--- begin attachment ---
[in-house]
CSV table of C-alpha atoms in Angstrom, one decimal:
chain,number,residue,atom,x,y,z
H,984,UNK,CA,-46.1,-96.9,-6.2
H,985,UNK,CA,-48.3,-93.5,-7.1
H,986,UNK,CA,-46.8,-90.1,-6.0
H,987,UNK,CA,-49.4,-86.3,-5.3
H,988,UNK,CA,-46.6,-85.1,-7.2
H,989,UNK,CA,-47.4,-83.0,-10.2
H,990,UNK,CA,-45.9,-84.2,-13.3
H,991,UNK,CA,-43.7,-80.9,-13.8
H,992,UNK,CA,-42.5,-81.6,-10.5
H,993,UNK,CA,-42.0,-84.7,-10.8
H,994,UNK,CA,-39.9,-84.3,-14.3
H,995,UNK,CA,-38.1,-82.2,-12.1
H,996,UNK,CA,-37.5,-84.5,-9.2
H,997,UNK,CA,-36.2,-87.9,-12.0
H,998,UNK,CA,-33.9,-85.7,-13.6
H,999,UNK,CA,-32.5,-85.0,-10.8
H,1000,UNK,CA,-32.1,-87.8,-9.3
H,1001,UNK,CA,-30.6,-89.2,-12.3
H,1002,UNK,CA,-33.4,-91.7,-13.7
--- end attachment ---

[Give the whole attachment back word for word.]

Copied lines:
[in-house]
CSV table of C-alpha atoms in Angstrom, one decimal:
chain,number,residue,atom,x,y,z
H,984,UNK,CA,-46.1,-96.9,-6.2
H,985,UNK,CA,-48.3,-93.5,-7.1
H,986,UNK,CA,-46.8,-90.1,-6.0
H,987,UNK,CA,-49.4,-86.3,-5.3
H,988,UNK,CA,-46.6,-85.1,-7.2
H,989,UNK,CA,-47.4,-83.0,-10.2
H,990,UNK,CA,-45.9,-84.2,-13.3
H,991,UNK,CA,-43.7,-80.9,-13.8
H,992,UNK,CA,-42.5,-81.6,-10.5
H,993,UNK,CA,-42.0,-84.7,-10.8
H,994,UNK,CA,-39.9,-84.3,-14.3
H,995,UNK,CA,-38.1,-82.2,-12.1
H,996,UNK,CA,-37.5,-84.5,-9.2
H,997,UNK,CA,-36.2,-87.9,-12.0
H,998,UNK,CA,-33.9,-85.7,-13.6
H,999,UNK,CA,-32.5,-85.0,-10.8
H,1000,UNK,CA,-32.1,-87.8,-9.3
H,1001,UNK,CA,-30.6,-89.2,-12.3
H,1002,UNK,CA,-33.4,-91.7,-13.7